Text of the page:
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Uganda aim to become core sevens nation by 2019

‘Cranes’ coach Onyango buoyed by improving results year-on-year in Dubai

Image Credit: Ahmed Ramzan/ Gulf News
Kevin Kermundu of Uganda and Kevin Akuabu of Russia tussle for the ball during the match yesterday.
Gulf News

Dubai: Invitees Uganda vow to be back in Dubai next year and a World Series core nation by 2019, according to coach Tolbert Onyango.

‘The Cranes’ have qualified for Dubai for the past two years running by winning the Africa Cup, last year by beating Namibia and this year by overturning Zimbabwe.

Winning that competition not only made them eligible for next year’s World Cup and Commonwealth Games, but also the Hong Kong Sevens World Series Qualifier, which if they win, will see them promoted as a series core nation.

In this year’s qualifier in Hong Kong — won by Spain — Uganda could only make the quarter-finals but Onyango, who is buoyed by having seen his side’s performances in Dubai improve, believes they can threaten in next year’s qualifier.

“We’re scoring more than last year,” he told Gulf News, after admirable Pool stage defeats to South Africa 19-10, Canada 22-17 and Kenya 29-14 in Dubai.

In last year’s Dubai group stage they had conceded 110 and scored just 21 in a Pool against South Africa, Scotland and the USA, whereas this year they conceded 70 and scored 41.

Against Dubai and World Series defending champions South Africa in particular, who they have played in Dubai two years running, the improvement has been startling. They lost 46-0 last year, but narrowed the gap to just nine points this year.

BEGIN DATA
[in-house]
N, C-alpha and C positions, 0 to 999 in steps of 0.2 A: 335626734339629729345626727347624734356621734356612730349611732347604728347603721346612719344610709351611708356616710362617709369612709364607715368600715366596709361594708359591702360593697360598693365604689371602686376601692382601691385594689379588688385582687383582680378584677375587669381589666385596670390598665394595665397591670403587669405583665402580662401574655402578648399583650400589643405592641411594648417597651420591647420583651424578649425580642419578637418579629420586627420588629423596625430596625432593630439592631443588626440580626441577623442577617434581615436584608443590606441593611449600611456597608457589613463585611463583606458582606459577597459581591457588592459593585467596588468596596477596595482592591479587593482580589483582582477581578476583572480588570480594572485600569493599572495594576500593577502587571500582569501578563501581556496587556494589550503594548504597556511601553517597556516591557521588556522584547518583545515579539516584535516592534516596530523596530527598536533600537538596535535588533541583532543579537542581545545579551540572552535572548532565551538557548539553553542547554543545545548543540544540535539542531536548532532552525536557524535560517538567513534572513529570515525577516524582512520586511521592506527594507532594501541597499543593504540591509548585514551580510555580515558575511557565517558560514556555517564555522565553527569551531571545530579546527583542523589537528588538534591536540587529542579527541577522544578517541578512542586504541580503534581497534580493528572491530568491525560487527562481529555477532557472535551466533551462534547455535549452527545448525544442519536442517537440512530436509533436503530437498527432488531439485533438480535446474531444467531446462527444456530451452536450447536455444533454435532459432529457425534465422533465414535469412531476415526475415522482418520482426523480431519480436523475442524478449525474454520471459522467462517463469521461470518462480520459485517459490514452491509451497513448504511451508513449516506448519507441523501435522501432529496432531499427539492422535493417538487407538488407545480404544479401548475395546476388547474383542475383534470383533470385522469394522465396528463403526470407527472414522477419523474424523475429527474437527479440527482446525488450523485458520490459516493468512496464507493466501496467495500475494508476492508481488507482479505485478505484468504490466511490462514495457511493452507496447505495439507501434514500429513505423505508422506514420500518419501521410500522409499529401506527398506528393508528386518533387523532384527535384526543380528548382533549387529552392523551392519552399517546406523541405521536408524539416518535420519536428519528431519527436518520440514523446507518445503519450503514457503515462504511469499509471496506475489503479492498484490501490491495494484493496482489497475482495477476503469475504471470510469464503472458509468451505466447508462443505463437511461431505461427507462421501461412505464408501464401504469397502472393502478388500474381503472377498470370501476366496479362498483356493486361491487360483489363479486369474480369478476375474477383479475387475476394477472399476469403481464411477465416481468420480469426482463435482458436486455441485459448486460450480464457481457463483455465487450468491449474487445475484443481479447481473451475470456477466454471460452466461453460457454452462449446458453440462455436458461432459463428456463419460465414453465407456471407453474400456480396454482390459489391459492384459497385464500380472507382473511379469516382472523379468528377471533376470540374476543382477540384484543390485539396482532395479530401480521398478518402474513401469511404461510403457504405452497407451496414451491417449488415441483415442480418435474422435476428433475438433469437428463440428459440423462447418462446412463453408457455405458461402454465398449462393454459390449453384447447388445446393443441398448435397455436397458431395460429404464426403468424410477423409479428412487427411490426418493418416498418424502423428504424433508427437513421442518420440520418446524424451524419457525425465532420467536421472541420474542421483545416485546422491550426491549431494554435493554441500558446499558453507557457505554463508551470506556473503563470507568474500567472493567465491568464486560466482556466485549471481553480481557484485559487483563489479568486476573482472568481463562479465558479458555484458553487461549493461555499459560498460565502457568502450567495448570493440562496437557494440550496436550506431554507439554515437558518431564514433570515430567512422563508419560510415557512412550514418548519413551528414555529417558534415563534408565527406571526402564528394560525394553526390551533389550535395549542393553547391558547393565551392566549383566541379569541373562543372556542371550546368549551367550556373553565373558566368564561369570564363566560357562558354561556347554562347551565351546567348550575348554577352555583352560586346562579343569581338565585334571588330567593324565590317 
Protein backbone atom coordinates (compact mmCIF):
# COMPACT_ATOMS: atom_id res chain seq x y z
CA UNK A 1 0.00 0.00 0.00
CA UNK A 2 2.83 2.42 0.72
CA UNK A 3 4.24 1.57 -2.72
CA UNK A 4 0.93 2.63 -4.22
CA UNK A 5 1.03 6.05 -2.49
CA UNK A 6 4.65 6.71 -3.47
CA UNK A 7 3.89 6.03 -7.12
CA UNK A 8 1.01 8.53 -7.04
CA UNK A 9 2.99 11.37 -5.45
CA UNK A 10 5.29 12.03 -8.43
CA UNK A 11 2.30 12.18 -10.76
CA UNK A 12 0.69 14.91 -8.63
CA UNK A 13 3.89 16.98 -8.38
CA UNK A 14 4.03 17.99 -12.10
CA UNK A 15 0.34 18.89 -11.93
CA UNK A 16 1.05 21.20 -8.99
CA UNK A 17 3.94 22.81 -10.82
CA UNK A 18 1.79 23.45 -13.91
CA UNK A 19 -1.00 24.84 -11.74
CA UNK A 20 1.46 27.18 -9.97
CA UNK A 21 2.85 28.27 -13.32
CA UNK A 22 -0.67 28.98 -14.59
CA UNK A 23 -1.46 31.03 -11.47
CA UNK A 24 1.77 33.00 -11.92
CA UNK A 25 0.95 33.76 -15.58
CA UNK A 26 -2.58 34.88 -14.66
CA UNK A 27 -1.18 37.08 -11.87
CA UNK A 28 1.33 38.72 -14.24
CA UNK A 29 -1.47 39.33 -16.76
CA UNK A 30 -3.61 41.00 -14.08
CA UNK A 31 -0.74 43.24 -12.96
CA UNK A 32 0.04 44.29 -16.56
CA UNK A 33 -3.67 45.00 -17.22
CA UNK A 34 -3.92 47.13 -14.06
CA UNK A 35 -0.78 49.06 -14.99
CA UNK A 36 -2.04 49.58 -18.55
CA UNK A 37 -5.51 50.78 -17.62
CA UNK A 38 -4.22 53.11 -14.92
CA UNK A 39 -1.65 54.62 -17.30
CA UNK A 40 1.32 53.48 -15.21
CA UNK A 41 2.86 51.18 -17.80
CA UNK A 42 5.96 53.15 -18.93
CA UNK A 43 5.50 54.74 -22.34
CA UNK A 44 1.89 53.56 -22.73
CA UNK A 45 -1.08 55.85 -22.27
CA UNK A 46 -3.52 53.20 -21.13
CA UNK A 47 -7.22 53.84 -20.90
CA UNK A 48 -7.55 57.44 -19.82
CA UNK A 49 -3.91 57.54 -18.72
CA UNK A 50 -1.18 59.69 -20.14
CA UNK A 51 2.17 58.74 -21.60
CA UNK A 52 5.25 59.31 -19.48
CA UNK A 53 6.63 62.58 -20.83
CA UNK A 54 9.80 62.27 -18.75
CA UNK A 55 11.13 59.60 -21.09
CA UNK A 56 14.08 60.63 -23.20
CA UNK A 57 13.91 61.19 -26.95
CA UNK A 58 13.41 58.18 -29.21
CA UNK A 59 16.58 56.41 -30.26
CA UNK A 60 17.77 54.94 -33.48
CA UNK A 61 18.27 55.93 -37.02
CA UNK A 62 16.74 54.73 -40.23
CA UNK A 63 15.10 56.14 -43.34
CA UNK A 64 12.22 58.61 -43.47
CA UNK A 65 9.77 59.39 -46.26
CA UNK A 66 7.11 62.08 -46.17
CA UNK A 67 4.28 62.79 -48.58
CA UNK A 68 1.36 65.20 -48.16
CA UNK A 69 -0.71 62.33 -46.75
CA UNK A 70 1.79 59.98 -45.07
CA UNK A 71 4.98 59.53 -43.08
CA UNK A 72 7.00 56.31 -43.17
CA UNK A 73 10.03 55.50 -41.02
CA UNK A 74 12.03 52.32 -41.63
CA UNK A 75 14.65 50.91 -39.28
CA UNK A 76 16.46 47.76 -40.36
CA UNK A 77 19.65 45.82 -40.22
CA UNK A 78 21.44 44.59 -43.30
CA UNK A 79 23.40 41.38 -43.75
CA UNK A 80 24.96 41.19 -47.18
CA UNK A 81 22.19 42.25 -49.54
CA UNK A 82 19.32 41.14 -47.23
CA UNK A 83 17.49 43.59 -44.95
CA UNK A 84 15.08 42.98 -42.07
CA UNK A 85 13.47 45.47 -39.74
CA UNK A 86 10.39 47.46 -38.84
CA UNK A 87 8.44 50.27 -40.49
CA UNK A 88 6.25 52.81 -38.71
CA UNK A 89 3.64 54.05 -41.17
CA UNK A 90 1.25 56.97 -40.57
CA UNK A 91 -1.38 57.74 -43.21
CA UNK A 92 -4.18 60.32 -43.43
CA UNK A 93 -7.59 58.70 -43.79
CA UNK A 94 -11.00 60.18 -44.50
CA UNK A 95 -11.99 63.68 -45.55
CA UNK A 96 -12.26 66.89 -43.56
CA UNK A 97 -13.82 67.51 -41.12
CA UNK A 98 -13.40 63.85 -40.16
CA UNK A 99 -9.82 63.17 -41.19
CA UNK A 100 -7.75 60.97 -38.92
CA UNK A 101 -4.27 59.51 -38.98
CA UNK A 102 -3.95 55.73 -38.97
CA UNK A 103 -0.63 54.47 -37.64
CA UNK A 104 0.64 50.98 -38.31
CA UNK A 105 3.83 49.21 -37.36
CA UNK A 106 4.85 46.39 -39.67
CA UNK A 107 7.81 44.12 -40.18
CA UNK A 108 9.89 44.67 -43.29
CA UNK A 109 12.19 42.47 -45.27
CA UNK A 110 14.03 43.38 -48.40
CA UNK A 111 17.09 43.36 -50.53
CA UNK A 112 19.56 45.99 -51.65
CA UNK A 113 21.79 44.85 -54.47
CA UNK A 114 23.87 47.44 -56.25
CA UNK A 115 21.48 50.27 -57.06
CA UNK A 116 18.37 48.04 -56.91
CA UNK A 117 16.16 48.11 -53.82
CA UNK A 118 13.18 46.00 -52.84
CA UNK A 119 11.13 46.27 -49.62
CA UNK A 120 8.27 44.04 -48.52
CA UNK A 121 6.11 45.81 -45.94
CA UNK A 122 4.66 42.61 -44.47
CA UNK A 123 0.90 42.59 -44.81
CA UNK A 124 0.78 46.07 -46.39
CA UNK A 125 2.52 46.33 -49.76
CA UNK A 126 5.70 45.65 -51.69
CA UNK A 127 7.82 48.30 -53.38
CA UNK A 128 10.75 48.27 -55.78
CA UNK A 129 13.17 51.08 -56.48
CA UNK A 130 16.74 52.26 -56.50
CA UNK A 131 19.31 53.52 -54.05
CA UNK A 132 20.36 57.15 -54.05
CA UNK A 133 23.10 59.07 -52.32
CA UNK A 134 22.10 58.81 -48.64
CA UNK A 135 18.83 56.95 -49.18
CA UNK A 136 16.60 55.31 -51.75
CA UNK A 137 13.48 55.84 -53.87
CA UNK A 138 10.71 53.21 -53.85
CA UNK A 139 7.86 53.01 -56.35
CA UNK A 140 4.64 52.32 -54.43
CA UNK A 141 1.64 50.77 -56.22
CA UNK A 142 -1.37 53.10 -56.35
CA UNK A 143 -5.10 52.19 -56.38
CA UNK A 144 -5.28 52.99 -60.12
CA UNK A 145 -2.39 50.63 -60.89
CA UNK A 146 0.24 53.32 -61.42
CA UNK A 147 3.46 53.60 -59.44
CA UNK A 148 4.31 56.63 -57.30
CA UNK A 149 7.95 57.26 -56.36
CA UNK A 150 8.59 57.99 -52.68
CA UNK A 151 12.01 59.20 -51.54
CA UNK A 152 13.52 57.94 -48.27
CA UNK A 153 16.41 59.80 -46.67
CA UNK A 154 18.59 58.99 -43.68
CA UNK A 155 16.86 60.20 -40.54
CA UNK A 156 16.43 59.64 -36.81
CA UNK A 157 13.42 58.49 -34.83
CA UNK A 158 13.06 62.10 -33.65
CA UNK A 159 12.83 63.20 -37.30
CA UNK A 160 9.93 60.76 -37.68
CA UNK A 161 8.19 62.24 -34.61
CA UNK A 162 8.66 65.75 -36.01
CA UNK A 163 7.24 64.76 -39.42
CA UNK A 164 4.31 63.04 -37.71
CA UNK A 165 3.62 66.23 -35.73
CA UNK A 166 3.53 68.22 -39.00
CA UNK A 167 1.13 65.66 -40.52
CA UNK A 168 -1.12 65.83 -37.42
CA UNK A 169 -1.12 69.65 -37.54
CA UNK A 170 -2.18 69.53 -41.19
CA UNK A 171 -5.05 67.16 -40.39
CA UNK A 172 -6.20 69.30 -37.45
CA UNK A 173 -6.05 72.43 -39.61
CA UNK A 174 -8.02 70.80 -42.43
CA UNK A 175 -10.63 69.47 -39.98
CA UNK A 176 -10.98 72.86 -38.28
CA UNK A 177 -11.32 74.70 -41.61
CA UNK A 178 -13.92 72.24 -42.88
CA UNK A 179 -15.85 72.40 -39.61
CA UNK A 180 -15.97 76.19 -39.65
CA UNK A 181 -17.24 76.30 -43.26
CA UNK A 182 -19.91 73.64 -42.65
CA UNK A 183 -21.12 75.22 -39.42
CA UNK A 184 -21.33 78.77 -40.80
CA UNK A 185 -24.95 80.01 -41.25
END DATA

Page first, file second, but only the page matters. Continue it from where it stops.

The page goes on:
“We’re not looking at results, but we are looking to reduce our error-rate from last year, and so far so good. When you look at the statistics it’s something very positive. So, we’ve promised ourselves to be back in Dubai next year after winning the African Cup again, and then maybe we can start winning games here in Dubai.

“We’re probably two years away, and half a million dollars (Dh1.8 million) away from becoming a core nation, which is money we don’t have.

“Every Union has its challenges and ours is financial,” he said of his side, which is mainly made up of students, who aren’t paid to play, and only got to Dubai thanks to World Rugby funding, plus a US$1,000 (Dh3,600) allowance from the Ugandan government.

“With that in mind their performances are even more commendable,” he added. “The skill and raw talent is certainly there, it’s just a matter of getting people organised and that takes money.

“But we have a young squad and provided they don’t get injured they can stay together for the next 10 years, and with all these experiences they will be ready.

“Becoming core is the journey we need to embark on and probably in two years, we’ll get there.”

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